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Monday, November 29, 2010


On the way to the office (ok well its a barn if you must know) I spied with my little eye...

now a newborn calf is not a rare sight on a dairy farm, but we usually KNOW the event is happening and move the about to be mom to a calving pen. But not this time!

Little mama just did her thing quickly, quietly and with no fan fare.

I took this picture from afar as I didnt want to intrude on the peaceful scene of new life finding its feet in the warm afternoon sun.

Once baby was wobbling a little less and getting the standing up thing pretty well the mama cow laid down for a well deserved rest, content just watching her pretty new baby.

Hope it's a heifer and not a bull!

Friday, November 26, 2010


the coop.

I do not have boyz in zee hood - I have girls in the coop instead.

Very girly girls at that.

Well, except for the Rooster but he is way out numbered and just has to live in a house where all the ladies like their creature comforts and he must fit in somehow!

My daughter in law and I looked at scads of designs for coops and in the end we just drew up our own plans on a napkin and just went from there. The house is plywood with a tin roof with a 3 inch gap for ventalation at the top of the walls. It is on stilts to protect from ground predators and is surrounded on all sides and above with chicken wire to help keep out hawks,owls, skunks and coyotes.

It has a front door which opens just like a house door with a smaller opening built into it for the hens to access the coop. A small sliding door is suspended over that opening and held with a spring hook. It stays open most of the time except for the rare freezing night where I shut it to help seal in more heat.

The back side of the coop has a hinged door that open upwards like the hood of a car so I can take out the nesting crates for easy cleaning. The floor also is hinged and drops downward at one end so the old hay and manure (and feathers!) can be raked directly on to the ground and out of the coop onto a compost pile nearby.

This winter I am trying something I learned from an old man who kept chickens up North where it got really cold. It is called the deep litter method.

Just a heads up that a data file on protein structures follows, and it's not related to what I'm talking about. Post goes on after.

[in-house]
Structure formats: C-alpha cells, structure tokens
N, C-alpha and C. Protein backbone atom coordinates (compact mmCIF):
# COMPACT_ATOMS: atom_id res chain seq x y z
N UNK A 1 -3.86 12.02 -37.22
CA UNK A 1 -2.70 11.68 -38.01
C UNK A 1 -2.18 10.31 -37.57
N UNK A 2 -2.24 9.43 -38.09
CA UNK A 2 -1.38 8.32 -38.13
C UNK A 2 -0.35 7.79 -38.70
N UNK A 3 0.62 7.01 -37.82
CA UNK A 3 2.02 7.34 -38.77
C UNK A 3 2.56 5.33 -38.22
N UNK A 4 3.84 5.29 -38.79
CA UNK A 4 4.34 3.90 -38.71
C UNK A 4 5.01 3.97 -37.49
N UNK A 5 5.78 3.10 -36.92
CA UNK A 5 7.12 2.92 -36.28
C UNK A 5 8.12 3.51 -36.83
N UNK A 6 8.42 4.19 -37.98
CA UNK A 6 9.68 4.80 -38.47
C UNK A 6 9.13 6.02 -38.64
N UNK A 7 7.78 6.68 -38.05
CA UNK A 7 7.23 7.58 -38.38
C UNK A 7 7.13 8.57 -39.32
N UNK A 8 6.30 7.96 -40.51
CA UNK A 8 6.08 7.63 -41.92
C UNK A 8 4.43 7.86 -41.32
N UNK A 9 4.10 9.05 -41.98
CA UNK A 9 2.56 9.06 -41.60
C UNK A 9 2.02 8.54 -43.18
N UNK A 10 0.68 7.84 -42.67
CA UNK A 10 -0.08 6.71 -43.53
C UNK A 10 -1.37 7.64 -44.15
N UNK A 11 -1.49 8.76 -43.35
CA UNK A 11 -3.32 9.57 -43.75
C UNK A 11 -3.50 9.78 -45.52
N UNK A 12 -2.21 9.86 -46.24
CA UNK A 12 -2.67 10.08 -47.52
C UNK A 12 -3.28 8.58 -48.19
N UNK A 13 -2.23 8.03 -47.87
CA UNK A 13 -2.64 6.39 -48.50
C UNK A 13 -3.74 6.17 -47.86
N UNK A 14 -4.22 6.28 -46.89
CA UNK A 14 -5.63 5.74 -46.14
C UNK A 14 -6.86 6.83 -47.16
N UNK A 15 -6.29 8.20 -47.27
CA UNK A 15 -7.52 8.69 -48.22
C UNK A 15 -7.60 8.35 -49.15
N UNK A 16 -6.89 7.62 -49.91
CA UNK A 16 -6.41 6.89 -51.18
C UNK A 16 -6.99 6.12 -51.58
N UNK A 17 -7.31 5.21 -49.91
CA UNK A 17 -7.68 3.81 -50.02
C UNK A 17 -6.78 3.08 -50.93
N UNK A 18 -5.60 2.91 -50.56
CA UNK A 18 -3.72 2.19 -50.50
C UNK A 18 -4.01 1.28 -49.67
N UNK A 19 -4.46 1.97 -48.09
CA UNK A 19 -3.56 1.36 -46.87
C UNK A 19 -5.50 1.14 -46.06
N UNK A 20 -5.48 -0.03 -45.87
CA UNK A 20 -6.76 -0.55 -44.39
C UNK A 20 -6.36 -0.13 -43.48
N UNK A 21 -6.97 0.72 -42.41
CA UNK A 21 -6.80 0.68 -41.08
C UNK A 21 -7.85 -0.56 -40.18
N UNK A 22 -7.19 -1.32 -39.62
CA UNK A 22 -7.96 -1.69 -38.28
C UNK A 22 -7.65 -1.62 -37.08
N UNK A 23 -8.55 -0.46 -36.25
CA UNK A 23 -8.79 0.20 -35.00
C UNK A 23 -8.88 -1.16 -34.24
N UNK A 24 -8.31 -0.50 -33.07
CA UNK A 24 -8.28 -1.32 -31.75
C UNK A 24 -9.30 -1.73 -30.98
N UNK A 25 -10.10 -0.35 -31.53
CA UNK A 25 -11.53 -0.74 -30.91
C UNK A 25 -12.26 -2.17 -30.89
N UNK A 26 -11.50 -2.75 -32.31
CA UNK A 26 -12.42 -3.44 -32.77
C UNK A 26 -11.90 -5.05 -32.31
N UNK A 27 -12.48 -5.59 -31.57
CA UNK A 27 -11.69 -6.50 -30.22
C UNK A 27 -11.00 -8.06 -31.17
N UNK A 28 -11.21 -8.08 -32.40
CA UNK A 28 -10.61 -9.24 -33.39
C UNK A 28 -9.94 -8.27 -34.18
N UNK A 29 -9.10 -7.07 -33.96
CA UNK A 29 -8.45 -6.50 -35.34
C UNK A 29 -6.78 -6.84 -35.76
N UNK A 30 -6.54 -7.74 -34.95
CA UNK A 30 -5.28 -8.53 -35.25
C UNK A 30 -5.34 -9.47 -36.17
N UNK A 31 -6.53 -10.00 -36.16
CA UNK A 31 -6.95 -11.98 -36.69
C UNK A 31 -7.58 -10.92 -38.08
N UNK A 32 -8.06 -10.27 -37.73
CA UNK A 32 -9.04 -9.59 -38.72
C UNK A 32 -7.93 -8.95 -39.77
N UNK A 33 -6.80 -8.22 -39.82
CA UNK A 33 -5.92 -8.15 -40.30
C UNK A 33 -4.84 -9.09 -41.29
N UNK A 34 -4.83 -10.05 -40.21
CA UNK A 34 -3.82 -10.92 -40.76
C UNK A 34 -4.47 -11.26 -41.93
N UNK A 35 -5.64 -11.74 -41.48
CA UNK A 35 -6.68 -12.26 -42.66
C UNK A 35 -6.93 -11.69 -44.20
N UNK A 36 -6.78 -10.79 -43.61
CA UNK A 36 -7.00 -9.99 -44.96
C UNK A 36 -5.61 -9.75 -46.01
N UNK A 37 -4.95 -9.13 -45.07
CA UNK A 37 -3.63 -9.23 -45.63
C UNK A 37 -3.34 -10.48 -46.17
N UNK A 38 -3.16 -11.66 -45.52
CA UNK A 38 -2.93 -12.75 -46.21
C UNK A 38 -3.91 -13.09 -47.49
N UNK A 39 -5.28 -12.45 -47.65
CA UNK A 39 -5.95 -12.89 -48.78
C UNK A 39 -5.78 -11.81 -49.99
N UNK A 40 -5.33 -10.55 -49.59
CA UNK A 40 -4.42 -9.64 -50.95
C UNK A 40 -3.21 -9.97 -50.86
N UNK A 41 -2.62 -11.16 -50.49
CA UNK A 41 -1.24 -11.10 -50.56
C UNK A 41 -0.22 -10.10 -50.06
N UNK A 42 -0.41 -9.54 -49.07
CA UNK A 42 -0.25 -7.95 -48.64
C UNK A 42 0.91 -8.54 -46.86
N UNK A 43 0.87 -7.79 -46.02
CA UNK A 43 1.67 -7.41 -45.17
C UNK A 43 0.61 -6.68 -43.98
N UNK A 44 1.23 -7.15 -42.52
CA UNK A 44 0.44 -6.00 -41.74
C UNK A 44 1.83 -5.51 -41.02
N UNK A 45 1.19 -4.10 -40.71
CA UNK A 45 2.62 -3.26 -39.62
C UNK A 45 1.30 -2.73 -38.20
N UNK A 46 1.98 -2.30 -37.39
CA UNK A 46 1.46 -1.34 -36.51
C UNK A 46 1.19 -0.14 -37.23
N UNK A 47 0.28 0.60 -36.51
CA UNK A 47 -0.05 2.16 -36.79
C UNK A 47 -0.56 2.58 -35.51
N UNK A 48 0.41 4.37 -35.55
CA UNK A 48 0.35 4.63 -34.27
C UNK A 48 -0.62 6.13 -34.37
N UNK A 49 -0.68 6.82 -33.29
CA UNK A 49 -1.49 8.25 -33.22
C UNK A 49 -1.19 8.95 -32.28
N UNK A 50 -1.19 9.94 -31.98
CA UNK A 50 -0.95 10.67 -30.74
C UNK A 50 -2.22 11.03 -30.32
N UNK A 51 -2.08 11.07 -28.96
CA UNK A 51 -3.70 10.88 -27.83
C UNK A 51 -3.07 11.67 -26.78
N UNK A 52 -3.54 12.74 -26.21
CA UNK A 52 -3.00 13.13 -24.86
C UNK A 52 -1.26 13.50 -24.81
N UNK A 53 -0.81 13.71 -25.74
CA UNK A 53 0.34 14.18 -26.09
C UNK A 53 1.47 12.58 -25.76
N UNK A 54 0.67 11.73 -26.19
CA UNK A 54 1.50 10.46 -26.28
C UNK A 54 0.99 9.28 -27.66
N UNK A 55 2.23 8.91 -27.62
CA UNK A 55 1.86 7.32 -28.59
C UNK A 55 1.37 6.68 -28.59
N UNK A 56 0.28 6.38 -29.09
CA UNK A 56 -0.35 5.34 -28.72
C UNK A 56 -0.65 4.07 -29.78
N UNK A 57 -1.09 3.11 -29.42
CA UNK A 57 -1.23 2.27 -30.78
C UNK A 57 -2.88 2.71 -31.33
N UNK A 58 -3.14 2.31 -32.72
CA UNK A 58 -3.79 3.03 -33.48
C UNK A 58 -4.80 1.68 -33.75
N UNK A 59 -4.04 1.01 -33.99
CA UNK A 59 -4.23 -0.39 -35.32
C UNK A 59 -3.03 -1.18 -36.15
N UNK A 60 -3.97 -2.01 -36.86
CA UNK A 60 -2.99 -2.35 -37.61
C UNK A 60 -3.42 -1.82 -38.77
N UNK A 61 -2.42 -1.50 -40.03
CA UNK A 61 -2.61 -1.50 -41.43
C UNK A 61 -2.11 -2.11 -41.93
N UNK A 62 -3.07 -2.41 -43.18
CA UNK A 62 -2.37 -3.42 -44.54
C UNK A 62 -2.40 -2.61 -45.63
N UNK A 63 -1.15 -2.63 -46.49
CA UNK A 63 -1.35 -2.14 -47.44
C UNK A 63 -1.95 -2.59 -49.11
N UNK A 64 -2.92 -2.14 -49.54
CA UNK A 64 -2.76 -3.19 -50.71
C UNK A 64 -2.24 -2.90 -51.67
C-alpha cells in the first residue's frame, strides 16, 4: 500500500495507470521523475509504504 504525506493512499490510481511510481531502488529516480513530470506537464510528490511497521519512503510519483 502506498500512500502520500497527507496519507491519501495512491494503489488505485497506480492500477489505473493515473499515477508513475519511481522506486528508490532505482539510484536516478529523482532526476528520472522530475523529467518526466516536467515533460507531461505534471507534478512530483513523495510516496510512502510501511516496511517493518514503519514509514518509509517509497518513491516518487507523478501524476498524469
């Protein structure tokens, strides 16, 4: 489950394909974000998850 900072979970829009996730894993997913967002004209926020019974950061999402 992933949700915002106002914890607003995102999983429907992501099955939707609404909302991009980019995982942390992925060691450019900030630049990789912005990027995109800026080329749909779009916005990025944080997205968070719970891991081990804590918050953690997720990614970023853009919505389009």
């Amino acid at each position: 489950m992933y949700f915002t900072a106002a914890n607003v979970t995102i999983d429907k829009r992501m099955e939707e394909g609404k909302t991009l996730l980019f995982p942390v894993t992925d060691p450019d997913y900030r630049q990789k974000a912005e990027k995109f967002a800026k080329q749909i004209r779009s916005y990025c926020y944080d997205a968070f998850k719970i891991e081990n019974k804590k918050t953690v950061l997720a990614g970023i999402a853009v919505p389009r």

The deep litter method is low-maintenance, and it keeps hens warm through winter as the litter and manure slowly compost and release heat into the hen house. You start with a clean house and about 4 inches of litter (hay, straw, wood shavings, or a mix) in the early fall. Add more litter throughout the season as needed to keep the bedding fairly dry and clean. By winter, the litter should be about 8 to 10 inches deep. It will be composting nicely and giving off heat. The chickens’ scratching will keep it aerated and turned, especially if you throw scratch grains in the coop for them, but you can give it a turn with a pitchfork and that works too. There is suprisingly no odor, I guess due to the cold temperatures and the decompsing. But it mainly just smells like hay.

So today I pulled out the crates that I use as nesting bins. Mine are actually milk crates instead of wooden boxes which I prefer because they are easy to clean.

I turned over the hay that has been building since late September and added a layer of Diatomaceous earth, a white powdered rock that keeps mites and ants away. Then a fresh layer of sweet smelling hay about 4 inches thick.

The chickens will walk around the floor of the hen house some and usually share one nesting box for laying no matter how many you give them.

Some of them ignore the nests you provide and make their own.

But most of all they like to perch on the wooden slats built above the floor, nearer the roof. Since heat rises, it is warm up there and they feel safer "perching" while they sleep.

So the hen house is ready.

Winter can come now.

Sunday, November 21, 2010

Blue Moon

Another Blue Moon

Not the standard two moons in a month Blue Moon. Something a little different.

Seems the ancients had things tidily divided up into 3 moons a quarter. but every now and then we would have one extra moon leaving us with a total (hear the drum roll?) of 13 a year.

Each solar calendar year contains roughly eleven days more than the lunar year of 12 lunations. The extra days accumulate, so every two or three years (7 times in the 19-year Metonic cycle), there is an extra full moon.

Long ago this was bad. Very bad. For one thing, it upset the calenders of the early Roman church with their carefully ordered feast days and holidays. Thus leading to the number 13 being considered "unlucky".

The pagans had each moon named and this "extra" moon was simply called the "blue moon" which kept everything orderly.

The next blue moon will be August 21, 2013

Until then!

Wednesday, November 3, 2010

Two Peas In a Bucket

One fine day,

well yesterday actually,

it was time for this:

can you see them?

If you want the "tamer" version you can ride alongside the driver. Or you can go HIGH up in the air and touch the sky!

The free fall with a little bounce at the end is a good way to get your blood flowing!

Of course once your down lots of friends want to hop in too...

The more the merrier!

Who needs the county fair with its luscious smells of corn dogs and elephant ears and the thrill seeking Tilt a Whirl?

Not us!

We can manufacture it right here, down home style! (well, minus the smells of fried sugar air and the music and all the other people)

Thats ok.

Maybe next we will bob for apples in the cow trough.

wanna come?